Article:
The second incarnation of my blog
Winning the Eurovision song contest is an expensive “prize” costing the winners many millions of Euros/Pounds/etc. In our case, that would mean the BBC finding money from a shrinking pool of funds.
Therefore, in 2012 Englebert Humperdink was chosen to perform. He was saddled with a bland song, more suited as a filler on the soundtrack of a straight to DVD movie. It was clearly selected to lose – it had zero chance of appealing to the broad demographics across “Europe” and only just managed to achieve a few more points than zero. Can you imagine any of the numerous Eastern European nations giving such a poor song any points?! Where was the hook? Where was the beat? Where were the dancers?! It should have included some camp at least.
And this year, the BBC have selected Bonnie Tyler, (1980’s rock pop icon) to sing a song that might gather a handful of points from Bonnie devotees, but wont trouble the leader board. The track sounds to me like it was written to order by professional songwriters, as it has that feel of sections written separately, then glued together badly like a poor piece of flat pack furniture. It’s too slow and dull to ever win.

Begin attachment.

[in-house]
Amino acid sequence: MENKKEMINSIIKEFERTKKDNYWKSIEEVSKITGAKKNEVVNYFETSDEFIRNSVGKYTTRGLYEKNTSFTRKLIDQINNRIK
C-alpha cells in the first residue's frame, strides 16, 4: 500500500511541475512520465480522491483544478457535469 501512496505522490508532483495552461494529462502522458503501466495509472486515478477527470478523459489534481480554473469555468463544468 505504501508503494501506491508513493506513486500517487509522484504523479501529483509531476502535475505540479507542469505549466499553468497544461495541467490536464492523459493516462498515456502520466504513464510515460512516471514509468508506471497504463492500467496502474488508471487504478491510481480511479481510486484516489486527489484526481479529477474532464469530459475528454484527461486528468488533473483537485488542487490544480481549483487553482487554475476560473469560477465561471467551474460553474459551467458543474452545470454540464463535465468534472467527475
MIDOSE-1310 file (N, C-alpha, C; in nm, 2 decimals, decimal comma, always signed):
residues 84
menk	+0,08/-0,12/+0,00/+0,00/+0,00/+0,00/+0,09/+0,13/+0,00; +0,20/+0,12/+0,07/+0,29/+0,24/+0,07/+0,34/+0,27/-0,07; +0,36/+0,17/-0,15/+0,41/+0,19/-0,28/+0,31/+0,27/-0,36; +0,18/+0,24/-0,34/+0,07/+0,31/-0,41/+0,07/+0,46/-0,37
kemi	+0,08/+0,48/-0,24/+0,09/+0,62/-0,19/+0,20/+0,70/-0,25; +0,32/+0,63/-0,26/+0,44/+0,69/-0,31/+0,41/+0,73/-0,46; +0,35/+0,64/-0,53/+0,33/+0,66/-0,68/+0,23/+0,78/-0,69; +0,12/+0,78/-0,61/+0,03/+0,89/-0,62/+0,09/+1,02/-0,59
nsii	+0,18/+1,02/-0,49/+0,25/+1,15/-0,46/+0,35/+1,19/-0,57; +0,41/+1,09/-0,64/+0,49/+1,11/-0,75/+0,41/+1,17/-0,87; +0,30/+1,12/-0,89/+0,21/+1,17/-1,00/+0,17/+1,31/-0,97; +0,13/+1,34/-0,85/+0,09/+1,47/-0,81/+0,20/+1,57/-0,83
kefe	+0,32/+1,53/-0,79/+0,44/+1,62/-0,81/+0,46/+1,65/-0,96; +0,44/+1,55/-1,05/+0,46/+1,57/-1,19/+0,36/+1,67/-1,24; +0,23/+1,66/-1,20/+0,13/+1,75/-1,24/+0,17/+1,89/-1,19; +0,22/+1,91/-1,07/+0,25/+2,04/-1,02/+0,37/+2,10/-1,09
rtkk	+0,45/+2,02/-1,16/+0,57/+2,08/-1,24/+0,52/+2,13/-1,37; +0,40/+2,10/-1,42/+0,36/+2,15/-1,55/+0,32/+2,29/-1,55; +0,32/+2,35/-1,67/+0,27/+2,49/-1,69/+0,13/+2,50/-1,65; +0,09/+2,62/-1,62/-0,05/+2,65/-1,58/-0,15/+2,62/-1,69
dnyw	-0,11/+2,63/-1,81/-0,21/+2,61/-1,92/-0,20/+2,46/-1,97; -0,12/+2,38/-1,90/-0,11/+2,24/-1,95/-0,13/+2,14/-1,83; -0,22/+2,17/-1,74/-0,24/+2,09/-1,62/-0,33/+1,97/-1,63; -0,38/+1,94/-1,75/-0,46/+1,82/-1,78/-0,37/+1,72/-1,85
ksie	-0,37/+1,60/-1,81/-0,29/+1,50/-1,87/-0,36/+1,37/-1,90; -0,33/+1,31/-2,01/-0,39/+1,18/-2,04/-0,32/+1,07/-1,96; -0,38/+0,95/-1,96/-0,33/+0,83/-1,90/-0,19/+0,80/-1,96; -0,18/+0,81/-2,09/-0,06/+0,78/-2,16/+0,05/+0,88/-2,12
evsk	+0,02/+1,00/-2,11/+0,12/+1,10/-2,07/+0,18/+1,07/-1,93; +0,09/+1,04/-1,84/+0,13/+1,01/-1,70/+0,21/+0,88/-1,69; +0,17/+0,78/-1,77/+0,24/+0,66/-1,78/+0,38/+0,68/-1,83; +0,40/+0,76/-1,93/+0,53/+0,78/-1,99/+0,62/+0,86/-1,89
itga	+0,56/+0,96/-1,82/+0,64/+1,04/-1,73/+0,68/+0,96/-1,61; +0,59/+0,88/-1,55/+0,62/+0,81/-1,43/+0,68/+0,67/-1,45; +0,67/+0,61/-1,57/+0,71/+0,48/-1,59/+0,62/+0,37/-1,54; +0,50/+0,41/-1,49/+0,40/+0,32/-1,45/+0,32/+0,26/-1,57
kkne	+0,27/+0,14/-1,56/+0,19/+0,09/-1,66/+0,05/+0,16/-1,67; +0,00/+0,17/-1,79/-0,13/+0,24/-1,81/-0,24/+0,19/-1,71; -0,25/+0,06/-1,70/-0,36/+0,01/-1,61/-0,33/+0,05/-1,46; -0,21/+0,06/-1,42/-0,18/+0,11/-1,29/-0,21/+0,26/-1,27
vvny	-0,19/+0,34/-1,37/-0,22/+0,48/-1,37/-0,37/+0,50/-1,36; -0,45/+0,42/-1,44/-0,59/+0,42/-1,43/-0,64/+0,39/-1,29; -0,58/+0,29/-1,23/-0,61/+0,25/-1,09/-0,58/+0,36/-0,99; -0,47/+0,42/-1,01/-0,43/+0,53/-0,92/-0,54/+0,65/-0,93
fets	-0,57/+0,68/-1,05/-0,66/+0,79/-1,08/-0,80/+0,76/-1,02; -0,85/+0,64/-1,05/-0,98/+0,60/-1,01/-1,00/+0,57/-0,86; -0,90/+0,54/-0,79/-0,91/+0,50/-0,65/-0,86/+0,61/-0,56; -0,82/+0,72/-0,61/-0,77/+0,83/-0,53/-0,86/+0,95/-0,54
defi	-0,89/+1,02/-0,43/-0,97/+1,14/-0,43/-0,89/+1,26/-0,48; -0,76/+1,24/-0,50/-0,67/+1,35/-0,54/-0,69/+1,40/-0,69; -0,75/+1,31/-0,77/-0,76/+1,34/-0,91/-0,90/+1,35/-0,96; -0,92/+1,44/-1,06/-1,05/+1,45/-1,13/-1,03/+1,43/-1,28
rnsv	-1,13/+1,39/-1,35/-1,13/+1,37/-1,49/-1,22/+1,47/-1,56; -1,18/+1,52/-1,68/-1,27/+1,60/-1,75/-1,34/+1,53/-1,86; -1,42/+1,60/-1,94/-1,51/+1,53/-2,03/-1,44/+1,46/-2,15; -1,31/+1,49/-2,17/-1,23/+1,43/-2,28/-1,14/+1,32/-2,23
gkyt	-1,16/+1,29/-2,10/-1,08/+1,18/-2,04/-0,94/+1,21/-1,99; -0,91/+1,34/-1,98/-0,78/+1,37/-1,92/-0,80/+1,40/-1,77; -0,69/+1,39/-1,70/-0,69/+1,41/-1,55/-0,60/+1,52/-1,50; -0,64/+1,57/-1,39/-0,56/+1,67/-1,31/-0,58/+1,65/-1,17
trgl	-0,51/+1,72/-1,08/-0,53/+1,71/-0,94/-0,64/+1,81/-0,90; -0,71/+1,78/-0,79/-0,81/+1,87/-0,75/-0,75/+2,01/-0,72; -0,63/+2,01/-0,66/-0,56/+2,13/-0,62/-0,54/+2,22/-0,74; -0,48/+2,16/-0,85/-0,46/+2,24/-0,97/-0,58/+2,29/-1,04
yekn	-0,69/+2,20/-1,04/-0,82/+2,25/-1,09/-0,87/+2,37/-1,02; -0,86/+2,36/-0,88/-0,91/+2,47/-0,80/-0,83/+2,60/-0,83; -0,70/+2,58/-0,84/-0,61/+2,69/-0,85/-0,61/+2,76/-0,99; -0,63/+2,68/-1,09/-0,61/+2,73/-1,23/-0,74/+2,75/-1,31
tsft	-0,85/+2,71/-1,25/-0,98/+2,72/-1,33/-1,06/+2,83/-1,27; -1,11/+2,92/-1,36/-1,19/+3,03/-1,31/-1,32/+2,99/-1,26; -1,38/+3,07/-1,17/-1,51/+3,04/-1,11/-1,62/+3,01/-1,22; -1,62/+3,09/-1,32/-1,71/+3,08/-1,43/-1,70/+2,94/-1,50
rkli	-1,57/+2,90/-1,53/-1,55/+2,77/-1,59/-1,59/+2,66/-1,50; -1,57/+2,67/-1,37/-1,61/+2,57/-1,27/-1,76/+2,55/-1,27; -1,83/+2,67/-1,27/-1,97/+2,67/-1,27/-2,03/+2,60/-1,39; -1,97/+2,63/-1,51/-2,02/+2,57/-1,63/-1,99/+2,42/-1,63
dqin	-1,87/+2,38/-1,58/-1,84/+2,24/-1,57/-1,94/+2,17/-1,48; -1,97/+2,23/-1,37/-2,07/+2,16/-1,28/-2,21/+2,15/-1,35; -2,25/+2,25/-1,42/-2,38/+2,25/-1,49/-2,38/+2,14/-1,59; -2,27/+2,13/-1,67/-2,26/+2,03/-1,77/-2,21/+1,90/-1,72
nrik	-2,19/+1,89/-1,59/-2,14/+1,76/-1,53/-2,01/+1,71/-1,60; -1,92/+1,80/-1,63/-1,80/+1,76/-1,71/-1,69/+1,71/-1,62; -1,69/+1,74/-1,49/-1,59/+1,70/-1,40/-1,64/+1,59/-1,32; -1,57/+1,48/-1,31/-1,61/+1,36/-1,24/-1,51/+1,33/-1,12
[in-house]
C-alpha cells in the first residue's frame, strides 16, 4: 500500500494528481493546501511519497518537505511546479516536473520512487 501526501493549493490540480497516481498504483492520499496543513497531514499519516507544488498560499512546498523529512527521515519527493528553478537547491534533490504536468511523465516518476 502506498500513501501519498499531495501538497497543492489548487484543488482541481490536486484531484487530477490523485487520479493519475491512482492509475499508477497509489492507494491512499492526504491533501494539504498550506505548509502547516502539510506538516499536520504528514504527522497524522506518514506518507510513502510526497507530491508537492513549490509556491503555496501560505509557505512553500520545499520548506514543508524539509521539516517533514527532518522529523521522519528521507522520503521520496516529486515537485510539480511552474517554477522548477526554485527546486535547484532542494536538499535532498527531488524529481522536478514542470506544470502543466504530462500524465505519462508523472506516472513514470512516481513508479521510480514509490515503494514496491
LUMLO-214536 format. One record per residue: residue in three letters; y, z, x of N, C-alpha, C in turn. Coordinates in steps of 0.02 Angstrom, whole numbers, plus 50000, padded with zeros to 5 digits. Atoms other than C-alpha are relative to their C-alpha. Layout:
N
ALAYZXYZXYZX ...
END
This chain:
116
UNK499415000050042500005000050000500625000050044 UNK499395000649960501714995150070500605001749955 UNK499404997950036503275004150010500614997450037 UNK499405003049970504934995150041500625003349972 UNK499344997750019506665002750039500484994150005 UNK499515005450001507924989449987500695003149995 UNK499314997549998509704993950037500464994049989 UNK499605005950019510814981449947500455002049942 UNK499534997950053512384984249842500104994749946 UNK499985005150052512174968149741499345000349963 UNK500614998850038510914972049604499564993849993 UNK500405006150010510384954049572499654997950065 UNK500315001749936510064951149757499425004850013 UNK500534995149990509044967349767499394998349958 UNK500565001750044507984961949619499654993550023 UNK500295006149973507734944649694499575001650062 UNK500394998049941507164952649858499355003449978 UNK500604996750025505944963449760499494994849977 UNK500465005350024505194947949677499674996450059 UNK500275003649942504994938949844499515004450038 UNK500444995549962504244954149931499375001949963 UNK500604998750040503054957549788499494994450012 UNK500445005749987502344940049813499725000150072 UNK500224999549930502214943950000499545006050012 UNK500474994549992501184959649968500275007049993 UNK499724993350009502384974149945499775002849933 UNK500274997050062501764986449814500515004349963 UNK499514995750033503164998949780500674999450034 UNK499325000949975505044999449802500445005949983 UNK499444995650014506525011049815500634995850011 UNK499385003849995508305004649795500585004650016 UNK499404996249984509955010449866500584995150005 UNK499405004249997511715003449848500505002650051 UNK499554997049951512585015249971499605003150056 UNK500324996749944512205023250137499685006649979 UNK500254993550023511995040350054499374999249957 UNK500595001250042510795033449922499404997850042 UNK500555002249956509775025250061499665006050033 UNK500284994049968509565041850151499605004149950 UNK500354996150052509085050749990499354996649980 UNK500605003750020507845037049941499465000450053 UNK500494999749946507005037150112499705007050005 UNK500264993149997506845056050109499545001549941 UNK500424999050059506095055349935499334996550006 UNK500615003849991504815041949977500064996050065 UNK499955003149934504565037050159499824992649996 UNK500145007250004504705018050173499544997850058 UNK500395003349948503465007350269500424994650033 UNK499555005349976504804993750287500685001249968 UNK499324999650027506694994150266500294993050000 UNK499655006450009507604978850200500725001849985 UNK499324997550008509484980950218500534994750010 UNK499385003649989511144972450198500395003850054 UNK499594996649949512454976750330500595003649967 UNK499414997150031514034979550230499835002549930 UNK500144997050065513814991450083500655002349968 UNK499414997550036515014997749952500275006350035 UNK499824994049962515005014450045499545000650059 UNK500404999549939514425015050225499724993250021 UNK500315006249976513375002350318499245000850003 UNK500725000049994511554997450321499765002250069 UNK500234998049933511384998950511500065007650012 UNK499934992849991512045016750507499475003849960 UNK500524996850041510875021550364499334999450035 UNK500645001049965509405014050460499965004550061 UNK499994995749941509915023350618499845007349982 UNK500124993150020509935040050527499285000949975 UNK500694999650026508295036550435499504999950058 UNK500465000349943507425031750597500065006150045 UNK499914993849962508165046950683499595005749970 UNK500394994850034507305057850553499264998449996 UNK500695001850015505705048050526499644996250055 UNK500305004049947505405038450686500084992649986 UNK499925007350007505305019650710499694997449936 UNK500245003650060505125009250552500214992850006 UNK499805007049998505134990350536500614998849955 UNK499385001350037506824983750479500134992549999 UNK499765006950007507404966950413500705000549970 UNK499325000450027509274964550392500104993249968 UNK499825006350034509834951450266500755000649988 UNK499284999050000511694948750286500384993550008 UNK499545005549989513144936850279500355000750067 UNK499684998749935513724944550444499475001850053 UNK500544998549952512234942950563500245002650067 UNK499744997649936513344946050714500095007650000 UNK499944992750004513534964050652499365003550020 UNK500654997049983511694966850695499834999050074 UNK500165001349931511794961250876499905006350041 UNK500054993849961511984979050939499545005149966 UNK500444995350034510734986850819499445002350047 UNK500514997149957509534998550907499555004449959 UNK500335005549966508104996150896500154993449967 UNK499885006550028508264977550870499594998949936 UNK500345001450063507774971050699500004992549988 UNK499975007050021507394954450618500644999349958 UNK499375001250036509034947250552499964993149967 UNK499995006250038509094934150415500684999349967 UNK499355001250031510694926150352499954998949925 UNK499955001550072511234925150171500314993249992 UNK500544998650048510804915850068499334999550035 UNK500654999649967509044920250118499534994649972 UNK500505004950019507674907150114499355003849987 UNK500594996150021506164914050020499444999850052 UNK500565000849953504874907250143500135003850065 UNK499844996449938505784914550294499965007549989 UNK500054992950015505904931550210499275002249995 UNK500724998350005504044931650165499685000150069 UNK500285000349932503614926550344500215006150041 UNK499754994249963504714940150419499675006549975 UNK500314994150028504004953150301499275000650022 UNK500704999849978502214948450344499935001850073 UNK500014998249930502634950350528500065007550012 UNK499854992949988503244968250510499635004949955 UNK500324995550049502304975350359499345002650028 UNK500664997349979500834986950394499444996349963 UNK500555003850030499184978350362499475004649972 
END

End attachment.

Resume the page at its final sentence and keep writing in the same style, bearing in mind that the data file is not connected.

In recent years, I have been critical of the stupidly obvious political voting at Eurovision which almost suggests it should end, as it’s a waste of time and money. However, it clings on by it’s fingernails by being something to laugh at.
With the UK being a musical nation with talent at every turn, how do we not manage to produce a track of some worth every year? We know the answer… we don’t want to come close to winning.